In the face of seemingly imminent demographic catastrophe, what can Turkey do? One solution is for the government to plead with citizens to start breeding again—even those western secularists—and to get the national fertility rate closer to 3 than 2. But since that outcome is highly unlikely, the government must resort to short term solutions, and to extol religious, Islamic identities over ethnicity. Ideally, a return to Islam might even provide an incentive for families to reassert traditional values, and to have more children. Alongside that policy, the government has an absolute need to suppress stirrings of Kurdish nationhood or separatism on Turkish soil.

From a demographic perspective, the Turkish government is going to find any manifestations of Kurdish identity terrifying, far more than even the hardest-edged Islamism. ISIS is an irritant; the Kurds pose an existential demographic threat.

And in large measure, that explains why Turkish jets are targeting the Kurdish PKK militias, rather than ISIS.

It’s the fertility, stupid.

Philip Jenkins is the author of The Many Faces of Christ: The Thousand Year Story of the Survival and Influence of the Lost Gospels [3]. He is distinguished professor of history at Baylor University and serves as co-director for the Program on Historical Studies of Religion in the Institute for Studies of Religion.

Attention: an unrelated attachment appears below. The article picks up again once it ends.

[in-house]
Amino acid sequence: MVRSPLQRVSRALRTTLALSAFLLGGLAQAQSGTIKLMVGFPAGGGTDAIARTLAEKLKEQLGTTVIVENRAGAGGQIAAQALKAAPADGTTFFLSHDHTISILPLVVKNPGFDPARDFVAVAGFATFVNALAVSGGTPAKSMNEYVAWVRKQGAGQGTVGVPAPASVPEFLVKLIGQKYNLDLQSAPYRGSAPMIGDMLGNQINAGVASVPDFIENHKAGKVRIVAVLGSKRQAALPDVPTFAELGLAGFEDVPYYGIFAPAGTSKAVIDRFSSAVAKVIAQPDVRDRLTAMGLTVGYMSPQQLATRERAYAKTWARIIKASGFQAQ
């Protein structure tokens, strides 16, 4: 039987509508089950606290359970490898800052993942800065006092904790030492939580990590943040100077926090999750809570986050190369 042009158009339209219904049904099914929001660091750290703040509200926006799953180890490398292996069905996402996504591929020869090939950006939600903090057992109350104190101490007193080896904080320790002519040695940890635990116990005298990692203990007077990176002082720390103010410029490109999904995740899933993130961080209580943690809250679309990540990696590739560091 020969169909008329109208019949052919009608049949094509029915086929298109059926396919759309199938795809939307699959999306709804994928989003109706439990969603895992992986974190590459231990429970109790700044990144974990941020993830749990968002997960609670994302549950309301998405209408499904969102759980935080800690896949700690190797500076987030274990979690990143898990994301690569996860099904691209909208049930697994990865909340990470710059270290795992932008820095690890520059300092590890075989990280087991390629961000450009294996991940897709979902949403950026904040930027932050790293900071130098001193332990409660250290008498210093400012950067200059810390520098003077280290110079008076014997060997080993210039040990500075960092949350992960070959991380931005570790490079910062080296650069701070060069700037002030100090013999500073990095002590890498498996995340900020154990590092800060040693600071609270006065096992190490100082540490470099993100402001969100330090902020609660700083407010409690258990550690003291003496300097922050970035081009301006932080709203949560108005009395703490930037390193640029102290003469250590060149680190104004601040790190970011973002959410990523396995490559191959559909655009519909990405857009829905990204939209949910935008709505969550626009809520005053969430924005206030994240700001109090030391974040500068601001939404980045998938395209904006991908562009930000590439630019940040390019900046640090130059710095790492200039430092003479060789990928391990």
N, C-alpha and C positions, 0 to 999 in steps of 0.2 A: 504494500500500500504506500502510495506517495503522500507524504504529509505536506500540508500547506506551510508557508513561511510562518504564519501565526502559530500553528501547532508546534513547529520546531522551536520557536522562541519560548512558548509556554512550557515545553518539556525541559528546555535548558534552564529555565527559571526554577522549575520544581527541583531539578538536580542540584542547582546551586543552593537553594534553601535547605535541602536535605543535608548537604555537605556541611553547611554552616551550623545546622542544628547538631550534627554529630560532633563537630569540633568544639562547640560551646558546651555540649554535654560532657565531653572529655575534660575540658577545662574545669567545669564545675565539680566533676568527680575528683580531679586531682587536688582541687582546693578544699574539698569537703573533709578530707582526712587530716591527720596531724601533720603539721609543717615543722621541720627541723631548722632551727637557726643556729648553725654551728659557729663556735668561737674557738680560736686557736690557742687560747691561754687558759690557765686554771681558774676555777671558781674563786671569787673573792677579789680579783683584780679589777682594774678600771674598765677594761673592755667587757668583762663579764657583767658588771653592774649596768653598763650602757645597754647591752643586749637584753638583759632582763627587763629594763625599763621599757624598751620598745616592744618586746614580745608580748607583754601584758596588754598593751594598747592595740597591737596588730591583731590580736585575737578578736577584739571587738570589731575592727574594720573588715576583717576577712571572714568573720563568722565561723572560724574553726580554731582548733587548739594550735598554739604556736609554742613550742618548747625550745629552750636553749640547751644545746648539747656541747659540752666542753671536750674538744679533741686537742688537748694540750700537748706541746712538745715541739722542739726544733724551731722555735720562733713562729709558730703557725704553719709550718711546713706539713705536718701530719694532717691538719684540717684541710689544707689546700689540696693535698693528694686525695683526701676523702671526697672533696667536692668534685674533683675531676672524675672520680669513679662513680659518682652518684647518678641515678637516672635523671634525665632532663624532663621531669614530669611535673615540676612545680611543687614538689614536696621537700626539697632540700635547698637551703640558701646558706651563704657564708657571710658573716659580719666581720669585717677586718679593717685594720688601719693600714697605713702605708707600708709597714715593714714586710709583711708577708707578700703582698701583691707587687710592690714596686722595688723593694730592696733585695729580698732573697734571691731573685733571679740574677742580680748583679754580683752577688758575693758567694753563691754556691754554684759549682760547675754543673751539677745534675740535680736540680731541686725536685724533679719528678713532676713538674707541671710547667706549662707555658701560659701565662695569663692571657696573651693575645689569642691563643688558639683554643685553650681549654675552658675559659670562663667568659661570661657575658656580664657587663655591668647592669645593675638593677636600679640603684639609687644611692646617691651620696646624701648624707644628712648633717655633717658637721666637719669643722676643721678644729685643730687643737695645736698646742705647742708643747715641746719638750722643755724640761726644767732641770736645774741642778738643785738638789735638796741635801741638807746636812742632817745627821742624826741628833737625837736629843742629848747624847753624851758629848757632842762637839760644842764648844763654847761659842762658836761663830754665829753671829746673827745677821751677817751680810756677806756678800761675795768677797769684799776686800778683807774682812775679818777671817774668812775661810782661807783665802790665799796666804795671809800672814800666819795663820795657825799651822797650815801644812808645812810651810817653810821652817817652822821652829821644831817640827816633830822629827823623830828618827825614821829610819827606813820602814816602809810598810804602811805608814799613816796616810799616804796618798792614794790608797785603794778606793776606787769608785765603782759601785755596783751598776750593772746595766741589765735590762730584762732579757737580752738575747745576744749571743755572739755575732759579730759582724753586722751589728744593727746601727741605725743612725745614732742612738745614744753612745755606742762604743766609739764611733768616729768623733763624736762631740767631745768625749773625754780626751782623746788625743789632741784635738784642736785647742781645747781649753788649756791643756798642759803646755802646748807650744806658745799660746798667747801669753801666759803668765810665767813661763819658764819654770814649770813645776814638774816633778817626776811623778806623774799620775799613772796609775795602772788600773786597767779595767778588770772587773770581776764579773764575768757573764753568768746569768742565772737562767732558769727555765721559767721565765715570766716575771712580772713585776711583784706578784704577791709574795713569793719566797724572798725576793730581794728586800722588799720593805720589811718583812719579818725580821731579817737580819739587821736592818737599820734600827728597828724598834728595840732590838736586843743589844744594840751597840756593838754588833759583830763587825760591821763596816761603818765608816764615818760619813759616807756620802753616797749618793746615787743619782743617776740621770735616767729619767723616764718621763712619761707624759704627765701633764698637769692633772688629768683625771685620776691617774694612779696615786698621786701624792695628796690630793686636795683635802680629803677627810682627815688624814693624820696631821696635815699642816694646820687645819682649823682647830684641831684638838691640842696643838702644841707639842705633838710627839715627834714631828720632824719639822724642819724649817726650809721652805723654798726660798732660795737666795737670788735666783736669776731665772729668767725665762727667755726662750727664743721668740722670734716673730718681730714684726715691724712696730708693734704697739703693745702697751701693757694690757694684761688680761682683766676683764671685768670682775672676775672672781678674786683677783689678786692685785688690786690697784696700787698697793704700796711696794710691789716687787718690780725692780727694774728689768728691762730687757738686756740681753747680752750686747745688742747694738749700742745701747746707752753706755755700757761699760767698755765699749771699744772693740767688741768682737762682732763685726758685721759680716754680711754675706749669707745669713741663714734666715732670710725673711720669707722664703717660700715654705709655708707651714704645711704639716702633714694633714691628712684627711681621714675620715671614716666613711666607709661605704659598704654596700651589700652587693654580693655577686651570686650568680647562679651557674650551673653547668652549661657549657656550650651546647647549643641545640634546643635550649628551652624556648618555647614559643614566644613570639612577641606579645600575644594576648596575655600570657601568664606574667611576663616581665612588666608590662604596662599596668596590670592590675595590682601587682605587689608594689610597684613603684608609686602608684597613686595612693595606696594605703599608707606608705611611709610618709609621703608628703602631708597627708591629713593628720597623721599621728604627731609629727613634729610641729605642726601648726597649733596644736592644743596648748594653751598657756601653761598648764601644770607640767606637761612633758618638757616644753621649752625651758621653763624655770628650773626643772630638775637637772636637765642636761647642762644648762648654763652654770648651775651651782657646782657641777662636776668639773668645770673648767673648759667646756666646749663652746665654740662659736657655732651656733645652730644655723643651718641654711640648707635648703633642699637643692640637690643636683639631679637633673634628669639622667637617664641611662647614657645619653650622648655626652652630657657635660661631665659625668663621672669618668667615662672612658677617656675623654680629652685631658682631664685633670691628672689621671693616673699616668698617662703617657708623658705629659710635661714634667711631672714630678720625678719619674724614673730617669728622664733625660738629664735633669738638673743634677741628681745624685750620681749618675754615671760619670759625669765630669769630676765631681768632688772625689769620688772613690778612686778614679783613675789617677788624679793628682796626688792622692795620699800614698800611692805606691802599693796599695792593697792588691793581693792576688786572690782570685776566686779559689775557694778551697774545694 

18 Comments (Open | Close)

18 Comments To "Fertility and the Fate of Nations"

#1 Comment By df On October 29, 2015 @ 12:46 am

An extremely interesting and helpful article.

I hope you write others about the effect of demographic changes in the first world and its immigrants.

#2 Comment By bayesian On October 29, 2015 @ 1:45 am

I had no idea. Do Iranian Kurds also have a high TFR? (Iran as a whole having a European-grade TFR of around 1.8)

#3 Comment By Nelson On October 29, 2015 @ 9:20 am

It’s identity politics. We’re all human after all.

#4 Comment By TBill On October 29, 2015 @ 9:24 am

I first became sensitive to demographic issues in the mid 70’s as a teenager reading articles and watching TV reports about the Lebanese civil war . The Maronites, for all their wealth, sophistication and brilliance lost their country because they failed to reproduce.

As a father of 10 (Catholic, same wife)I’ve often been puzzled by the failure of affluent, well educated, Darwinian even, urbanites to raise families of any size.To see the bleak future is as simple as doing the same type of math one uses to compute compound interest. And yet these people work so hard and are so intelligent!

#5 Comment By Johann On October 29, 2015 @ 11:40 am

“A rate below replacement points to an aging and shrinking population, and also a crying need for immigrants and new blood.”

This is one of those conventional wisdom beliefs that we know is true because everybody says its true. Except its not. It is a good thing that Europe and parts of Asia have reversed the ever increasing population trends. Its absolutely stupid that they should then replace themselves with people that have an incompatible culture, will not assimilate, and will hurt their economy, not help it.